Ladies and Gentlemen: I am officially another year older. I won’t tell you how old, but what I will tell you is that the year I’ve just finished has been the best of my life. I don’t even know where to begin. This time last year, I was in one of those “stick it out, it won’t last forever” phases. It was the final semester of my undergrad and needless to say, I barely found the time to climb out from under my mountain of schoolwork to celebrate my birthday. Frankly what made it bypass quickly was the excitement of the promising year to come; a year that fulfilled every single one of my expectations, to say the least.
Before I knew it, it was almost Christmas and I was in Guadalajara. Finals were done, papers were submitted, and I decided at the last minute to join my dad on his 2-week long trip. I knew I was off to Europe in January (for an undetermined amount of time) and I wanted to take the opportunity to spend some quality time with my grandma before heading to the other side of the world, so I did. We flew back to Vancouver just in time to spend Christmas with my mom and the rest of the family for our big annual Christmas Eve dinner.
New Year’s came and left; I spent it packing. Less than 48 hours into 2012 I was on a flight to Prishtina (the capital city of Kosovo), where I stayed for a month. I had worked for a Kosovo-based magazine a full year leading up to that point, and had finally gotten the opportunity to be there in person. Let me tell you, it was lovely. An entire month of snowfall didn’t prevent me from travelling around the country; it only added to the fitting winter scenery. The people were welcoming, the food was phenomenal, and almost a year later the slightest smell of burning wood brings me back to the days I spent bundled up, walking through freshly fallen snow all throughout the city.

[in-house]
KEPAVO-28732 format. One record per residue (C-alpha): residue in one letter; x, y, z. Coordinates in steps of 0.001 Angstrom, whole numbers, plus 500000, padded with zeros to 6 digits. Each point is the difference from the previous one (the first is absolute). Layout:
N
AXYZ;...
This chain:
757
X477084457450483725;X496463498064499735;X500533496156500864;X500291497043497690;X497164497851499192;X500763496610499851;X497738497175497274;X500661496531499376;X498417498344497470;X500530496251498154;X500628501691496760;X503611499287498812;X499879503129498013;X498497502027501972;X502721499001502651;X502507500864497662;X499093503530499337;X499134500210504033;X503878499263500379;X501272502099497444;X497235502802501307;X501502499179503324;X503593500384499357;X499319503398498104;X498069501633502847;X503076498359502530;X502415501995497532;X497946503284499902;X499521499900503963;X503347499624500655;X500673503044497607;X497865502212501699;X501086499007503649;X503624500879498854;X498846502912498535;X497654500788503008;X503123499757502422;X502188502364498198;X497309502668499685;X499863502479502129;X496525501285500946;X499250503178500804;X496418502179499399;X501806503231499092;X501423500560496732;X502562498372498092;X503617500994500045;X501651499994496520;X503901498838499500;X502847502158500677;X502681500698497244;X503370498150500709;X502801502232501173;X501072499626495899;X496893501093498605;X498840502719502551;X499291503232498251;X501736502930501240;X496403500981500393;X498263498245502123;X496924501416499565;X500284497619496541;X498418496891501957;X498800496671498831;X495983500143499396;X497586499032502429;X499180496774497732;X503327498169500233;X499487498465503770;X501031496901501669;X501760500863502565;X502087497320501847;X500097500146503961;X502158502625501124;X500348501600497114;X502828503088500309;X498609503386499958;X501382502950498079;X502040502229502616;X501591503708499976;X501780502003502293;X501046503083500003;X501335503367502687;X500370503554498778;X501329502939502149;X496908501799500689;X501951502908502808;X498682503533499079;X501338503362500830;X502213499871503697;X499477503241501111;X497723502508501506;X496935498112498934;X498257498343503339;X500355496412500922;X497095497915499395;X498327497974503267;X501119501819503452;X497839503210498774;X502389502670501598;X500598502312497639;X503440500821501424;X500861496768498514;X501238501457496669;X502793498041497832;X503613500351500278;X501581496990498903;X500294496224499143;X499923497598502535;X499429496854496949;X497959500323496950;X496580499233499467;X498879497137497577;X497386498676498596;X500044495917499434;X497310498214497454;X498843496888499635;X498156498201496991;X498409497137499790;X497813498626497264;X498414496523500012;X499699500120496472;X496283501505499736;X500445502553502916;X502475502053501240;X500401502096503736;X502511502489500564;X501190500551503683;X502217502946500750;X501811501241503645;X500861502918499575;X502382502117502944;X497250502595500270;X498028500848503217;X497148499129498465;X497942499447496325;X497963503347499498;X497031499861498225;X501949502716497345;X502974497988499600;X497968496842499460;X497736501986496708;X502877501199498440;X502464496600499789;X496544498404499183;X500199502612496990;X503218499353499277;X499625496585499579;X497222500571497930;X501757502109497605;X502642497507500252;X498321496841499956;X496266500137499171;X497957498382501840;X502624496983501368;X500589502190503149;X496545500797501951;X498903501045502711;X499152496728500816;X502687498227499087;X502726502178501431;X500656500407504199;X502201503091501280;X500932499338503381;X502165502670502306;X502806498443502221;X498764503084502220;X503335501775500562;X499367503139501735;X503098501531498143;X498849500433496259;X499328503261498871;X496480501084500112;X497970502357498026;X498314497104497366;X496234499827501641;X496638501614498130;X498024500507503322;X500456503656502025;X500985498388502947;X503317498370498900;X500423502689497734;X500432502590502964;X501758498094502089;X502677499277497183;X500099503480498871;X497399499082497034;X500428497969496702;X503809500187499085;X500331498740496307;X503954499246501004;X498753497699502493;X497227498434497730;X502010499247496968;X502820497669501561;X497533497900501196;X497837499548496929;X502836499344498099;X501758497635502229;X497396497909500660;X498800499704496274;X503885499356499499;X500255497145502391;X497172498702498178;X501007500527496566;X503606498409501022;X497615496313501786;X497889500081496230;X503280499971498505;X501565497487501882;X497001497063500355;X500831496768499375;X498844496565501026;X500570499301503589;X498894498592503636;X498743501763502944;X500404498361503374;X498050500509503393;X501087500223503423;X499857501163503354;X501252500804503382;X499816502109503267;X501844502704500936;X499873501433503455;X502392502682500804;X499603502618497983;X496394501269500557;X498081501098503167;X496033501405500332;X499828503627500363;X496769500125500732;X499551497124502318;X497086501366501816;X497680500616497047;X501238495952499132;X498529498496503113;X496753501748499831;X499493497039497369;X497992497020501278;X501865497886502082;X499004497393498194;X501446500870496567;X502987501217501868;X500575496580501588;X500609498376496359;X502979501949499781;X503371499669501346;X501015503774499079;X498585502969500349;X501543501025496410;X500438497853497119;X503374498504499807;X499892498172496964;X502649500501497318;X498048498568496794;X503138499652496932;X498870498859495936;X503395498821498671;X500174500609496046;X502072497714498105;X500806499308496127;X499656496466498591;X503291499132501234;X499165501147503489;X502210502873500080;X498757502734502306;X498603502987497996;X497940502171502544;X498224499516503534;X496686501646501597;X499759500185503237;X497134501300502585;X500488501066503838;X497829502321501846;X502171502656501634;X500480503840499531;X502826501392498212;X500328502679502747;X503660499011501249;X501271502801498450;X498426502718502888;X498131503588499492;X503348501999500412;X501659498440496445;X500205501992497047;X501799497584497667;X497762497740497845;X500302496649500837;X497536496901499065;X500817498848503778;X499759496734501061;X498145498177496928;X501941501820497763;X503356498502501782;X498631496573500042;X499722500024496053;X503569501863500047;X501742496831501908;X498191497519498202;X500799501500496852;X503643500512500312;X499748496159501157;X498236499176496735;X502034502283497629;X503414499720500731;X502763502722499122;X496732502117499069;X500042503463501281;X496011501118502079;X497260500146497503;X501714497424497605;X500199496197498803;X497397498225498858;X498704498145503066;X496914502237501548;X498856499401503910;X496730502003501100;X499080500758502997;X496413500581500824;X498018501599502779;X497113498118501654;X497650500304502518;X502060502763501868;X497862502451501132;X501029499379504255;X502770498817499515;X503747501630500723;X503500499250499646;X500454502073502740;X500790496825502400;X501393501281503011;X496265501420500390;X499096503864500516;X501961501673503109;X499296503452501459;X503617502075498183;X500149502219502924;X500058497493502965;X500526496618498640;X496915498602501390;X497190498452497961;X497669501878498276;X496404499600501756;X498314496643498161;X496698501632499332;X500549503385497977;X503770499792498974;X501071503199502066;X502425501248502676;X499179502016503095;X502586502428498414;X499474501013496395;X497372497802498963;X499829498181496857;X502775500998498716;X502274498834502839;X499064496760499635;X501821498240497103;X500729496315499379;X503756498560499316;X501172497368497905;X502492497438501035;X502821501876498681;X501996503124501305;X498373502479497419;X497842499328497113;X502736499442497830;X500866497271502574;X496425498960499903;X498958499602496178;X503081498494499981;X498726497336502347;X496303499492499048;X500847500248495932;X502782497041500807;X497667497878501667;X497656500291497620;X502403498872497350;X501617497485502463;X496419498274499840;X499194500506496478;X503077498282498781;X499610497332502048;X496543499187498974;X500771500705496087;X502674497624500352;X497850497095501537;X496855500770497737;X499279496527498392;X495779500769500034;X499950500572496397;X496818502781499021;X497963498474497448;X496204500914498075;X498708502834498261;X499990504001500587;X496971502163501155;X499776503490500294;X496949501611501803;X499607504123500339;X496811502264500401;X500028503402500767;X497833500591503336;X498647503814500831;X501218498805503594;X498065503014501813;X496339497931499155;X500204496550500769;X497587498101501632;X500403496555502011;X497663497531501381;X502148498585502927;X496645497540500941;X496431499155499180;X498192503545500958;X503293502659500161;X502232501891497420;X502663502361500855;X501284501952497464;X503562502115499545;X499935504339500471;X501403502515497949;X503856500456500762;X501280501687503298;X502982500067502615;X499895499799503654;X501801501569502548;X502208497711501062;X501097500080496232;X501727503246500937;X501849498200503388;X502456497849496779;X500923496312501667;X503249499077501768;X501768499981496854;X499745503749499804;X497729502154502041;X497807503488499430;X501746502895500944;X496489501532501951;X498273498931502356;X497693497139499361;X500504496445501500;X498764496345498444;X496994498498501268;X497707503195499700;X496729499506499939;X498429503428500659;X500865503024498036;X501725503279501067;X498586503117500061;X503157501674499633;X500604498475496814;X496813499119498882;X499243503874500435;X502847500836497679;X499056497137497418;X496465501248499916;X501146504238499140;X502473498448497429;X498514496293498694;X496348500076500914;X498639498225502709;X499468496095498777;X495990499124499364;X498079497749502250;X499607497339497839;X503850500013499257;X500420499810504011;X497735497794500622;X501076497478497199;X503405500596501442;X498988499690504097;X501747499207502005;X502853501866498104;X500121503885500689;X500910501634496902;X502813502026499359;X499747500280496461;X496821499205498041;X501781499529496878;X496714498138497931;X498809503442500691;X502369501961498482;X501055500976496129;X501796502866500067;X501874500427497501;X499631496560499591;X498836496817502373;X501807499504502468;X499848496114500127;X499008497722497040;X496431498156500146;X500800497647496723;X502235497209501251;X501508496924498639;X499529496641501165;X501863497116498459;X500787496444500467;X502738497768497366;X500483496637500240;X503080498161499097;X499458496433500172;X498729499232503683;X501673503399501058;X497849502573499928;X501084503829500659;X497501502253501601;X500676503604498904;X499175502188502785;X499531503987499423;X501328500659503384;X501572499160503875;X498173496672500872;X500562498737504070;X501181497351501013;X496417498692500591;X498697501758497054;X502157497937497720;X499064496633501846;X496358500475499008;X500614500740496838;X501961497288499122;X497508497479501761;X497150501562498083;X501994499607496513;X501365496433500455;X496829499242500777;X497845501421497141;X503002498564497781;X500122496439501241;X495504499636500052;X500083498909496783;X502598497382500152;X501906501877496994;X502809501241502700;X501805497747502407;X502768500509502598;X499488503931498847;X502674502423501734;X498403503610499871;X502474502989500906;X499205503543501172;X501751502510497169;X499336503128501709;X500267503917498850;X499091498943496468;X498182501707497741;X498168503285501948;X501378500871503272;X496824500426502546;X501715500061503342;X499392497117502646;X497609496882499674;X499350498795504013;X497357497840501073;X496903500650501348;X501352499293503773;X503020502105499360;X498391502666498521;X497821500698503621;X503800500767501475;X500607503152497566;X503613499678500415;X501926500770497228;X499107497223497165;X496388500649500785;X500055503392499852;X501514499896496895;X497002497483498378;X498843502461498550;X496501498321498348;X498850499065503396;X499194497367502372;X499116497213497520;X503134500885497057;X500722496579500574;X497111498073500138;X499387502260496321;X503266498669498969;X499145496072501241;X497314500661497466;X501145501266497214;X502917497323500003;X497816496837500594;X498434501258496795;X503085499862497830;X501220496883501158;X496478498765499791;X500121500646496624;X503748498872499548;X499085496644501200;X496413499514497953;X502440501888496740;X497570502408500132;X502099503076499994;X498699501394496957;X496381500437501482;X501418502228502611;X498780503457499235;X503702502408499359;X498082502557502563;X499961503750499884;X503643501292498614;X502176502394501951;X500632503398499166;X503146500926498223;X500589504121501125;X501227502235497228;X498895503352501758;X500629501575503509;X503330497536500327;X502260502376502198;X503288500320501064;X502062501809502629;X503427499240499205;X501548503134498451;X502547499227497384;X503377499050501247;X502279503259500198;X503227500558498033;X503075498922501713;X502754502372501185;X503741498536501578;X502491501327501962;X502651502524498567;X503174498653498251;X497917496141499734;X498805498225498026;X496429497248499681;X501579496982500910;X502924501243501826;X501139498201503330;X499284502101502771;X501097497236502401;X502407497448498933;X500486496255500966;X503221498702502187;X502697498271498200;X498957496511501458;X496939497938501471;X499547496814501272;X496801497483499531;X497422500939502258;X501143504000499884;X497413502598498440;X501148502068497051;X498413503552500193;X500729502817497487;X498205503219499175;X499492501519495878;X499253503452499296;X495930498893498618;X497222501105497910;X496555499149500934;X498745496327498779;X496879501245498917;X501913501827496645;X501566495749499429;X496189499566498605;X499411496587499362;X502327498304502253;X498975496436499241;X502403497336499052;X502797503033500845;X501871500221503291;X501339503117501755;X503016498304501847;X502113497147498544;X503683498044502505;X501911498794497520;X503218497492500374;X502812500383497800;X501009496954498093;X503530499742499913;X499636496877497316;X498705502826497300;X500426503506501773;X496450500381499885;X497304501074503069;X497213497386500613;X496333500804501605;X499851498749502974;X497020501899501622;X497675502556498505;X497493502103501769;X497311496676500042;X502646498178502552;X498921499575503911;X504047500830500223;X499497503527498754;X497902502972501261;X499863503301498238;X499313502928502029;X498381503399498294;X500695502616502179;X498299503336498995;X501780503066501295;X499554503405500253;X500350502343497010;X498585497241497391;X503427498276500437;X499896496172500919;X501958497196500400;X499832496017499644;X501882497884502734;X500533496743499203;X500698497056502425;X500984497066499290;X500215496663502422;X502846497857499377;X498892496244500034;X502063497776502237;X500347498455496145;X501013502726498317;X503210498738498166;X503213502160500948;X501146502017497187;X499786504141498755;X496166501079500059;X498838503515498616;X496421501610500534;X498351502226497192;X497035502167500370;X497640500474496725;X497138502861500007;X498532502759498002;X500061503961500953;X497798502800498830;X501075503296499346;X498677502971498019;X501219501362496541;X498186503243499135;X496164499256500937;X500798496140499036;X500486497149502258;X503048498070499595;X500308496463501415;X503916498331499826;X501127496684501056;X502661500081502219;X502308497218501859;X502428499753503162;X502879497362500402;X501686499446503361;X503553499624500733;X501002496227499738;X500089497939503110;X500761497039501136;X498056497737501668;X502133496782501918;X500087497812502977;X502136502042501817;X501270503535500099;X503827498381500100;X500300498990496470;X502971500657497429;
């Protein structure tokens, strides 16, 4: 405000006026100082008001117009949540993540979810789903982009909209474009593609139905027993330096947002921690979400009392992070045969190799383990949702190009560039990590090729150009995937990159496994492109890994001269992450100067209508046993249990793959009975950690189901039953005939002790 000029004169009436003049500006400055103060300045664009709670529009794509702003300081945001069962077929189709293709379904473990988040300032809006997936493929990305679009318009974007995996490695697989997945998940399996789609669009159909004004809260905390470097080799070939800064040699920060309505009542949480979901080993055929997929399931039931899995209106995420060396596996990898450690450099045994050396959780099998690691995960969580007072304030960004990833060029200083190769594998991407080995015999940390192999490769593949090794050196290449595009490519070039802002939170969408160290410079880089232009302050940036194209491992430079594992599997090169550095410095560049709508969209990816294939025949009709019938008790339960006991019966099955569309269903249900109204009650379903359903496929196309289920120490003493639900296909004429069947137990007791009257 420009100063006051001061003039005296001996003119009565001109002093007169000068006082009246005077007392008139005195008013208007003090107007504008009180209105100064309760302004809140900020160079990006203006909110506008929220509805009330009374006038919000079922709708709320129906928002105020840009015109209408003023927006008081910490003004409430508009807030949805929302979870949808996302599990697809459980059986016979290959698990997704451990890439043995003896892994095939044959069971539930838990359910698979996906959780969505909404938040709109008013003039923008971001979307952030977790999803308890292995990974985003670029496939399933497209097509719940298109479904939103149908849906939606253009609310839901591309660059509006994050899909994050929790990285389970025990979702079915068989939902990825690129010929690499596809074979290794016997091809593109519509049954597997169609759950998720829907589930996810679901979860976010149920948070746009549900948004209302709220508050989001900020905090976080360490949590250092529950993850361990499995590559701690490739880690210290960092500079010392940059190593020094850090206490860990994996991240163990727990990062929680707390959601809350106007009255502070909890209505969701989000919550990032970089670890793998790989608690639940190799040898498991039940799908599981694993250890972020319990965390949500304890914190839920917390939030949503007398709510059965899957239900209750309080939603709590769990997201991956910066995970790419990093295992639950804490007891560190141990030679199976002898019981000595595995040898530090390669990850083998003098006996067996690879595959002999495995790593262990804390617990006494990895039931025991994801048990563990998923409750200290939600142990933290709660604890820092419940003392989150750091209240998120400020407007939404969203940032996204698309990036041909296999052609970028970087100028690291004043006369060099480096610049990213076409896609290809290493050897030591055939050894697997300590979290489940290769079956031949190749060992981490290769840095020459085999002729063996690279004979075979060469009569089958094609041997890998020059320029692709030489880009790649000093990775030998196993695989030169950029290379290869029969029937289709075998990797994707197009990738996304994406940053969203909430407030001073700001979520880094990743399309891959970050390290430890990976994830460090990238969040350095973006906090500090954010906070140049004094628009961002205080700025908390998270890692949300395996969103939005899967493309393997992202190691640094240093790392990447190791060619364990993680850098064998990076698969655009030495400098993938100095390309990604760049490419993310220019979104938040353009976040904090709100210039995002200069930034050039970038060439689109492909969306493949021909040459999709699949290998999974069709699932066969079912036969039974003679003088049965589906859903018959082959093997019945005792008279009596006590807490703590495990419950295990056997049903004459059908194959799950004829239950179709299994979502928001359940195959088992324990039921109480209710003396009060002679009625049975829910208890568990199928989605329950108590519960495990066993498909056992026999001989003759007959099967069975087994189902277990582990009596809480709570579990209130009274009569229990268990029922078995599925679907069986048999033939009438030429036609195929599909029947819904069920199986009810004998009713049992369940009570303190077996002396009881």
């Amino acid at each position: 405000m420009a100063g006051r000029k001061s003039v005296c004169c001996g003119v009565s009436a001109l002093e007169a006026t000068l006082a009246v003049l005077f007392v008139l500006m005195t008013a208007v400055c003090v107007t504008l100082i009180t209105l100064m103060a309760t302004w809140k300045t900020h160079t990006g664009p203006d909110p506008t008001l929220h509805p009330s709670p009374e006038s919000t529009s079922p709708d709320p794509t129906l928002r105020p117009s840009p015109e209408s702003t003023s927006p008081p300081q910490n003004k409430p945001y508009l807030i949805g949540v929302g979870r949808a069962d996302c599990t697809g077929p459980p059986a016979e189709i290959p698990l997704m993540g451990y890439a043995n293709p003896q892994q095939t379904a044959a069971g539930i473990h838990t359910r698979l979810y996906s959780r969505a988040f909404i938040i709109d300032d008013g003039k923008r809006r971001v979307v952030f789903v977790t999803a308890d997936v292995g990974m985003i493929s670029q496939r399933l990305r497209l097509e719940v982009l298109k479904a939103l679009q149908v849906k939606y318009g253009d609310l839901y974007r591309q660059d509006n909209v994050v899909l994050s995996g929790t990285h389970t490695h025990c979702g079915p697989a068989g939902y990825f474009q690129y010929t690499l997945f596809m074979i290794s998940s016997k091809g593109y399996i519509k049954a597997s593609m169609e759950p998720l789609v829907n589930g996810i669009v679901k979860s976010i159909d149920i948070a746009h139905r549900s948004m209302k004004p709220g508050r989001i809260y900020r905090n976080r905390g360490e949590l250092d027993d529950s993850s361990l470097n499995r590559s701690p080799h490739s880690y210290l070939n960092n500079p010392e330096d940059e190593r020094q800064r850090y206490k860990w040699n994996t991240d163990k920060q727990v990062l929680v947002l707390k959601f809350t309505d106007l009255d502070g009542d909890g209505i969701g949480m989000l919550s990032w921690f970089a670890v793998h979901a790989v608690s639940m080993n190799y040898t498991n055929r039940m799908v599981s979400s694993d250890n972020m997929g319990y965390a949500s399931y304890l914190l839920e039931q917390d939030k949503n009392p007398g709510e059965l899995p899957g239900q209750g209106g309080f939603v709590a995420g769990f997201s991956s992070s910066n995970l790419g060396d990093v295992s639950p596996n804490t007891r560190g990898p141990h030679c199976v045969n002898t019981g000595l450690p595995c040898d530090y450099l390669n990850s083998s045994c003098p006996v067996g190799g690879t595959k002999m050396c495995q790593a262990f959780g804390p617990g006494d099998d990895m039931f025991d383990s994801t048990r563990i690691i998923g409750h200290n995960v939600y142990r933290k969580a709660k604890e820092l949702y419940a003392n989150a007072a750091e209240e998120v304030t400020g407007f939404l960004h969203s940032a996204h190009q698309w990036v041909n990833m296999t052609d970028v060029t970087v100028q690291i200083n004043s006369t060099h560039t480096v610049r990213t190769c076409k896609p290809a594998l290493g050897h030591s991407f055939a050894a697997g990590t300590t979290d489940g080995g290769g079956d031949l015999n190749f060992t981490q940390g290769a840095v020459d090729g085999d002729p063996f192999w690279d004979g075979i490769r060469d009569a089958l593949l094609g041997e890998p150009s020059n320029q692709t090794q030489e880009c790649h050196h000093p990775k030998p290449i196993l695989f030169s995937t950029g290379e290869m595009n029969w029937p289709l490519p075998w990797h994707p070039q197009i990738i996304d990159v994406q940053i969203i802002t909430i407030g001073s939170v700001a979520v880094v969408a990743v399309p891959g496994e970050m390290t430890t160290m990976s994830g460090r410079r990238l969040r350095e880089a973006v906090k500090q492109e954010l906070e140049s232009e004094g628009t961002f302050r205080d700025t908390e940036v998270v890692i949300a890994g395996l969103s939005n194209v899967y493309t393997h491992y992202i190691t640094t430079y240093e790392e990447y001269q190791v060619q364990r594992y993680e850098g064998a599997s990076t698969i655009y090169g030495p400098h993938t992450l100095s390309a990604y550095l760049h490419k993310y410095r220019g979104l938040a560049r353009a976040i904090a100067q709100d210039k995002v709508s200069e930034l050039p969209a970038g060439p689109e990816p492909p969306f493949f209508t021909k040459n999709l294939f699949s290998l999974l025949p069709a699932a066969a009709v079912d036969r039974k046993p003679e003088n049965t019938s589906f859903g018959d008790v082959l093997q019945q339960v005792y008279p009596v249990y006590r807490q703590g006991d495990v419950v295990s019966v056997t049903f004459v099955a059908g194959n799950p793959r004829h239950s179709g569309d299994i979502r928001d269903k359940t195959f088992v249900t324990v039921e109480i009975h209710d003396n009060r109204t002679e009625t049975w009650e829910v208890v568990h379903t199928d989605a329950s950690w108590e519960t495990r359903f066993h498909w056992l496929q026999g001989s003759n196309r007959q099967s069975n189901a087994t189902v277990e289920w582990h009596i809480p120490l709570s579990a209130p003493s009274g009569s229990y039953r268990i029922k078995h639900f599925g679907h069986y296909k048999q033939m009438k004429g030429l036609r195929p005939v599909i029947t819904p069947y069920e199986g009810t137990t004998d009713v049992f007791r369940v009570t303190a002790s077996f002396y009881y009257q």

A month later, things were back to normal, kind of. Instead of being a student in Vancouver I became a student in Dubrovnik as I started a new round of university. Routine was established with some minor changes: my beloved North American drip coffee was replaced with its cooked Turkish equivalent, hands-free showering became a luxury of the past, and the pleasant passiveness of my Canadian upbringing was bombarded with a cold hard dose of Eastern European reality (I’ve grown to like it—or at least claim to, because I wouldn’t be a good Canadian otherwise, right? ;) ) All jokes aside, living here has taught me some important things. I’ve learned that no matter where in the world you relocate to, you will never find friends as good as those you leave behind. I’ve learned that taking care of yourself (esthetically and otherwise) shouldn’t lose its priority just because you have a lot going on. There’s no such thing as going to school in your pajamas here. When you look good, you feel good, and if they can do it then we North Americans have no excuse. Finally, I’ve learned that once in a while it’s okay to drop your obligations in order do something that makes you happy. Go have some rakija with your friends and stay out until 5am, your work will still be there tomorrow.